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Today, we are going to be looking at the code editor. This is a Software Engineer's bread and butter. It's how you take the ideas in your head and get them into a computer.

There are tons of options and everyone has an opinion on which is the best. The Emacs vs Vim debate will rage until the end of time. At the end of the day, however, you have to make a decision about whatever works the best for you. For me, it is a mix between Vim and VSCode.

That being said, there are a few things that all good text editors will have. (I know there are some people out there that will disagree, but whatever :P)

Note: Not every editor is on every OS, so definitely check out the previous article in this series!

Themes & Syntax Highlighting


Most modern editors (and many older ones) have the ability to change the colors of the things you are looking at. Many have UI and syntax themes, which change the colors of the editor itself and the color of the code, respectively. The colors you use are definitely a personal preference. There are light themes and dark themes, natural colors and neon. When choosing a theme, remember that this is something you have to be looking at for multiple hours a day - you want something easy to read and that makes it easy to work in the language that you primarily write.

(Side note: if you are looking for a new theme, check out Dank Neon. We are working hard on it and its open source!)

Extensibility

Odds are, not everything in your editor is going to be exactly what you want it to be - a good editor will have options for letting you change default settings. Many have extensible preferences, plugin architectures, and some, like Vim, even have their own programming language.

A healthy community

Some people may enjoy working with an editor that they built themselves or that is very obscure, but for most of us, that time is better spent learning and developing new skills. Having a good community makes troubleshooting any problems you have much easier. It also is a great way to get involved in the community and give back - once you know an answer, you can help someone the next time that comes up!

An editor of your very own

Now that we have covered some of the basic features of editors, let's talk about getting started with your editor. First things first, find one you like. I'll be putting a list of editors and plugins at the end of this post. If you don't already have an editor you like, scroll on down and compare some of the options! For the sake of explanation, I am going to use VS Code to walk through the rest of these steps. Almost every editor will have a way of doing the things outlined. If you aren't using VS Code, you should be able to just Google the topic in the header plus the editor name (i.e "installing shell commands atom"). Let's go!

Installing Shell Commands

Once you have VS code installed, run it! Right off the bat, you should have a good amount of tools and services available to you, but we want to make this editor our own! The first thing to do will be to install the shell commands - this lets you run code ~/SomeFolder/SomeFile.js to open the file in VS code. To do this, switch to the VS code window and hit (cmd/ctrl)+shift+P. This will bring up the command palette, a place that lets you run various commands and editor related functions. Type shelland select "Install 'code' command in Path". Now close out of VS Code and switch to a folder that has a file you can edit. Type code , where  is the name of the file you want to edit. If VS Code popped up with that file, you did it!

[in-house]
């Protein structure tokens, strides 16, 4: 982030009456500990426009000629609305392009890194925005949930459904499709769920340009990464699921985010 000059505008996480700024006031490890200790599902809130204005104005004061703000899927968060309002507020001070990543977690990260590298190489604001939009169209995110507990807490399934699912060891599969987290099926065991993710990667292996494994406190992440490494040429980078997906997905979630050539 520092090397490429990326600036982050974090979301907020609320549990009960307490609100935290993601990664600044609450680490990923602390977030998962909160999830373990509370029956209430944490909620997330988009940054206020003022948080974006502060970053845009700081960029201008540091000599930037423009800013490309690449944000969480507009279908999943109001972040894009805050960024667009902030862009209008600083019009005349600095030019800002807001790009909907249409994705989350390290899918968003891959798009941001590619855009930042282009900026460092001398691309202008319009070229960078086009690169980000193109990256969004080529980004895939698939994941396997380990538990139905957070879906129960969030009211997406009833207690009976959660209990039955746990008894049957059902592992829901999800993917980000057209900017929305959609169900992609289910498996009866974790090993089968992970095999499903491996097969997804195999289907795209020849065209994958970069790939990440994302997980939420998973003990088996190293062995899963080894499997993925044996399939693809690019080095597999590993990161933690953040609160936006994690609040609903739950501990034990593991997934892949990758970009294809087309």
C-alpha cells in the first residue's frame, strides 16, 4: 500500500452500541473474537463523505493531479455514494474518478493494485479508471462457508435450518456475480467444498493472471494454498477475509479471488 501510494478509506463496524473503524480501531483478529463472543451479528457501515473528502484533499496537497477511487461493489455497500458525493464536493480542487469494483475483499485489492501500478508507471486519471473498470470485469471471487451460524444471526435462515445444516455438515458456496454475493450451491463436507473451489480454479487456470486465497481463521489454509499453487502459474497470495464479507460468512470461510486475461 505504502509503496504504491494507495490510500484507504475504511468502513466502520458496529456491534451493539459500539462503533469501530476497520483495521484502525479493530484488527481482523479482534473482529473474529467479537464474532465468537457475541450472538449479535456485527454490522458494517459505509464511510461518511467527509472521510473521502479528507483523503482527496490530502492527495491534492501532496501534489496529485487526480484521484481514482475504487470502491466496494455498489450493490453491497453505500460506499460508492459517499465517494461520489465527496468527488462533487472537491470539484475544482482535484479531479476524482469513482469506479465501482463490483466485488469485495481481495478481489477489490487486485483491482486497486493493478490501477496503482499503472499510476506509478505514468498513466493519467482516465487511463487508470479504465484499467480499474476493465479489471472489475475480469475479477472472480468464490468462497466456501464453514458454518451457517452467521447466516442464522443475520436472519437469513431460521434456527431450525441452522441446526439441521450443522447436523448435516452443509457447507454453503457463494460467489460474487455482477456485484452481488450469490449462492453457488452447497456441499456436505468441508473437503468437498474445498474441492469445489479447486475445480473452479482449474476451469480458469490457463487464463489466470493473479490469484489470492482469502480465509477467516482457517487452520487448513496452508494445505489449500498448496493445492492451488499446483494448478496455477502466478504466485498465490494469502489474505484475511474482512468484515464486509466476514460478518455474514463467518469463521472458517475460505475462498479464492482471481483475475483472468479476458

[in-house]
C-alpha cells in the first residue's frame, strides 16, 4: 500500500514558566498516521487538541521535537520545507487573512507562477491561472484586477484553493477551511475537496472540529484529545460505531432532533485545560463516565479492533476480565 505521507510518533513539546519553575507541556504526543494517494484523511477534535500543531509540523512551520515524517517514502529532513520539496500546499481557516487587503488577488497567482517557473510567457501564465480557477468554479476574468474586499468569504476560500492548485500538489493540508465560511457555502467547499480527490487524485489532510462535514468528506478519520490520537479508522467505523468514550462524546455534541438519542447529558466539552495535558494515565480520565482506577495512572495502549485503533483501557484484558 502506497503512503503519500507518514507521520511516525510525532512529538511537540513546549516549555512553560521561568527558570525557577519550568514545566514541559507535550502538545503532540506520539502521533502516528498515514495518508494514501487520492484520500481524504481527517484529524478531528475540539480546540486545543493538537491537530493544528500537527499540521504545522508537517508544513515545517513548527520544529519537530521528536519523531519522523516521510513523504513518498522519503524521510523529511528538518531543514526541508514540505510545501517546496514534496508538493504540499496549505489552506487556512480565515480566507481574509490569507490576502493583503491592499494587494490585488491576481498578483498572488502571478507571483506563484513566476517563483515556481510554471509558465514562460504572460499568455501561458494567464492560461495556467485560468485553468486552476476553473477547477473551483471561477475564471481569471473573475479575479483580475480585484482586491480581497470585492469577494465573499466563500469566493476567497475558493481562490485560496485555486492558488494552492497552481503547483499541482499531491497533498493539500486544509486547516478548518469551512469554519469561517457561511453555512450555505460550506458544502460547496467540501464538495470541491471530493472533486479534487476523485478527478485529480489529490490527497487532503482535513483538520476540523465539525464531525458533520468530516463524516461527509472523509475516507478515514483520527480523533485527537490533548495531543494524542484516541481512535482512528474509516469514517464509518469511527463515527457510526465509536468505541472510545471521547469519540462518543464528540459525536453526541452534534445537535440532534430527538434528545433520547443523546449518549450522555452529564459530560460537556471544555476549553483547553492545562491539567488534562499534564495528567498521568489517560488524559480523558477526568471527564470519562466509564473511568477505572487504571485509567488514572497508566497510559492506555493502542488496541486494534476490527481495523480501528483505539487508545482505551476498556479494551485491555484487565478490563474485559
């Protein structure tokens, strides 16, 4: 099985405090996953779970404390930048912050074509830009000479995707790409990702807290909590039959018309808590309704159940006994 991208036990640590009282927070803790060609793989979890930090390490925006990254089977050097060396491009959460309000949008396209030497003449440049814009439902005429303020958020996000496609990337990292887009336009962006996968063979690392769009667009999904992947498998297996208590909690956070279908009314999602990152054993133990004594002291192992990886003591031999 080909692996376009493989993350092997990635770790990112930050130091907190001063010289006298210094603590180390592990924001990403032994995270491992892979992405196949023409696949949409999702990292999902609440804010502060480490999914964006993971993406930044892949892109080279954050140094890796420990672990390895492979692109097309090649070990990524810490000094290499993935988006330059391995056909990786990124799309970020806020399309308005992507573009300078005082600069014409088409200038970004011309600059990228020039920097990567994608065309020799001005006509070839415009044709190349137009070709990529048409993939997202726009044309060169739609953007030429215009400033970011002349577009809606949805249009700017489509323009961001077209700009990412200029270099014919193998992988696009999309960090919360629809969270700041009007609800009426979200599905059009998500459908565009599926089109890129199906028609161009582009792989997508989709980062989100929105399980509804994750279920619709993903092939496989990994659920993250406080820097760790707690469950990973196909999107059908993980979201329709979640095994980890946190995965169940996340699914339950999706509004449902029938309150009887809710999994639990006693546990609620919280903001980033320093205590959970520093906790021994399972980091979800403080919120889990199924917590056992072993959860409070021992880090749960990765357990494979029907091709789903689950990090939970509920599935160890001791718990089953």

Installing a theme

Now that we have the shell commands set up, let's install a theme. Head on over to VSCodeThemes and browse for a bit. I am going to install Dank Neon (it has support for a bunch of different editors!). Back in VS Code, hit (cmd/ctrl)+shift+X to open up the extensions sidebar panel. Once that is open, search for the package you want to install.

Once you find the theme, click the green install button. The theme should automatically change to your new one! If it doesn't, bring up the Command Palette and type Color Scheme and select "Preferences: Color Theme", then select the theme you want to use.

Install language/tool packages

Most editors come with basic support for most languages, but often you will want some more packages for your language. Bring up the extensions sidebar panel again and search for the language you use the most, like rubyjavascript, and more. For tools, you can find things like eslintand rubocop pretty easily. Look through some of the packages and find ones that look good to you! Typically you are looking for things that have the functionality you want and have a good number of installations. Check the list below for some lists of good packages. You can also Google stuff like "set up vscode for javascript" to find good packages and tutorials.

Advanced studies

Once you have started getting comfortable with your editor, I'd highly recommend building a package. A theme is a great place to start, but building plugins is a great way to share your workflows and improve your understanding of the inner workings of your editor.

Links and More

Editors

VS Code

Atom

Notepad++

Sublime Text

Brackets

Extensions and more

Note: Awesome lists are a great place to find resources for all sorts of things! When in doubt, Google "awesome list < thing >".

Awesome VS Code

Awesome Atom

Notepad++ Plugins

Awesome Brackets

Guest Blogger

Special thanks to our guest blogger Conlin Durbin, a Software Engineer for his contribution to the Ronald James Blog this week.

twitter @CallMeWuz github Conlin Durbin link wuz.fyi

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